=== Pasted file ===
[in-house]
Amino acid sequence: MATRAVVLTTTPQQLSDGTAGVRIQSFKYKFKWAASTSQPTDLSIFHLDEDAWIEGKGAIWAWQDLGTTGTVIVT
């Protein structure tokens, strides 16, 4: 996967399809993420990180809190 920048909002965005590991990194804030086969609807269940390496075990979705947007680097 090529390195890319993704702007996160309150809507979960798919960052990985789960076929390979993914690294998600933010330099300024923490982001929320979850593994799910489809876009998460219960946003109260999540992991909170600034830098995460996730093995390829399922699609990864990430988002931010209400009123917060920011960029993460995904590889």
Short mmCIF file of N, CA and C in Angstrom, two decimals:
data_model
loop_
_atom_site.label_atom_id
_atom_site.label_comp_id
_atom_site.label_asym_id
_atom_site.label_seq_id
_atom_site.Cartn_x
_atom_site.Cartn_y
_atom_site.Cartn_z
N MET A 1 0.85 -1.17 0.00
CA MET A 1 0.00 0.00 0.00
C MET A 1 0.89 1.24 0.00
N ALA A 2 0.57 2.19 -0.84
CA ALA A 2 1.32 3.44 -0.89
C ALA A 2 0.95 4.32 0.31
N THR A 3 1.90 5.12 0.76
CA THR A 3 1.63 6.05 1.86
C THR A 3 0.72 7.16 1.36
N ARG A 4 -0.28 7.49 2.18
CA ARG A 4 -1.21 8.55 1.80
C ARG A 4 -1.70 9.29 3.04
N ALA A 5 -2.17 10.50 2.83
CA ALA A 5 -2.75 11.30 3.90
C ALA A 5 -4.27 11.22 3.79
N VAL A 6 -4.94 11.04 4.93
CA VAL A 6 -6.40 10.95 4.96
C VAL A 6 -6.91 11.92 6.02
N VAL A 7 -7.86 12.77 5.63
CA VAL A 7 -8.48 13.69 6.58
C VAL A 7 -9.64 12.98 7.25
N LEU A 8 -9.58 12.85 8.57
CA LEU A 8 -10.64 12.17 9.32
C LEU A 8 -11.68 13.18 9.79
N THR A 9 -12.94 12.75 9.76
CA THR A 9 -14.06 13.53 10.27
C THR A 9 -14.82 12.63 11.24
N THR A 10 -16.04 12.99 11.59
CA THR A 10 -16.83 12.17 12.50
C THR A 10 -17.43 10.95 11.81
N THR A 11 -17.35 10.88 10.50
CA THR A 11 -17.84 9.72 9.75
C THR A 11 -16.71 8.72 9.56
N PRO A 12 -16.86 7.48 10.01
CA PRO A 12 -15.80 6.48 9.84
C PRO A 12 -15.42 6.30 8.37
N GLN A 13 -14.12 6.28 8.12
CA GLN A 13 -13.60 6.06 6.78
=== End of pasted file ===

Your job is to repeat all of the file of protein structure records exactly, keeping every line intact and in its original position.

[in-house]
Amino acid sequence: MATRAVVLTTTPQQLSDGTAGVRIQSFKYKFKWAASTSQPTDLSIFHLDEDAWIEGKGAIWAWQDLGTTGTVIVT
């Protein structure tokens, strides 16, 4: 996967399809993420990180809190 920048909002965005590991990194804030086969609807269940390496075990979705947007680097 090529390195890319993704702007996160309150809507979960798919960052990985789960076929390979993914690294998600933010330099300024923490982001929320979850593994799910489809876009998460219960946003109260999540992991909170600034830098995460996730093995390829399922699609990864990430988002931010209400009123917060920011960029993460995904590889």
Short mmCIF file of N, CA and C in Angstrom, two decimals:
data_model
loop_
_atom_site.label_atom_id
_atom_site.label_comp_id
_atom_site.label_asym_id
_atom_site.label_seq_id
_atom_site.Cartn_x
_atom_site.Cartn_y
_atom_site.Cartn_z
N MET A 1 0.85 -1.17 0.00
CA MET A 1 0.00 0.00 0.00
C MET A 1 0.89 1.24 0.00
N ALA A 2 0.57 2.19 -0.84
CA ALA A 2 1.32 3.44 -0.89
C ALA A 2 0.95 4.32 0.31
N THR A 3 1.90 5.12 0.76
CA THR A 3 1.63 6.05 1.86
C THR A 3 0.72 7.16 1.36
N ARG A 4 -0.28 7.49 2.18
CA ARG A 4 -1.21 8.55 1.80
C ARG A 4 -1.70 9.29 3.04
N ALA A 5 -2.17 10.50 2.83
CA ALA A 5 -2.75 11.30 3.90
C ALA A 5 -4.27 11.22 3.79
N VAL A 6 -4.94 11.04 4.93
CA VAL A 6 -6.40 10.95 4.96
C VAL A 6 -6.91 11.92 6.02
N VAL A 7 -7.86 12.77 5.63
CA VAL A 7 -8.48 13.69 6.58
C VAL A 7 -9.64 12.98 7.25
N LEU A 8 -9.58 12.85 8.57
CA LEU A 8 -10.64 12.17 9.32
C LEU A 8 -11.68 13.18 9.79
N THR A 9 -12.94 12.75 9.76
CA THR A 9 -14.06 13.53 10.27
C THR A 9 -14.82 12.63 11.24
N THR A 10 -16.04 12.99 11.59
CA THR A 10 -16.83 12.17 12.50
C THR A 10 -17.43 10.95 11.81
N THR A 11 -17.35 10.88 10.50
CA THR A 11 -17.84 9.72 9.75
C THR A 11 -16.71 8.72 9.56
N PRO A 12 -16.86 7.48 10.01
CA PRO A 12 -15.80 6.48 9.84
C PRO A 12 -15.42 6.30 8.37
N GLN A 13 -14.12 6.28 8.12
CA GLN A 13 -13.60 6.06 6.78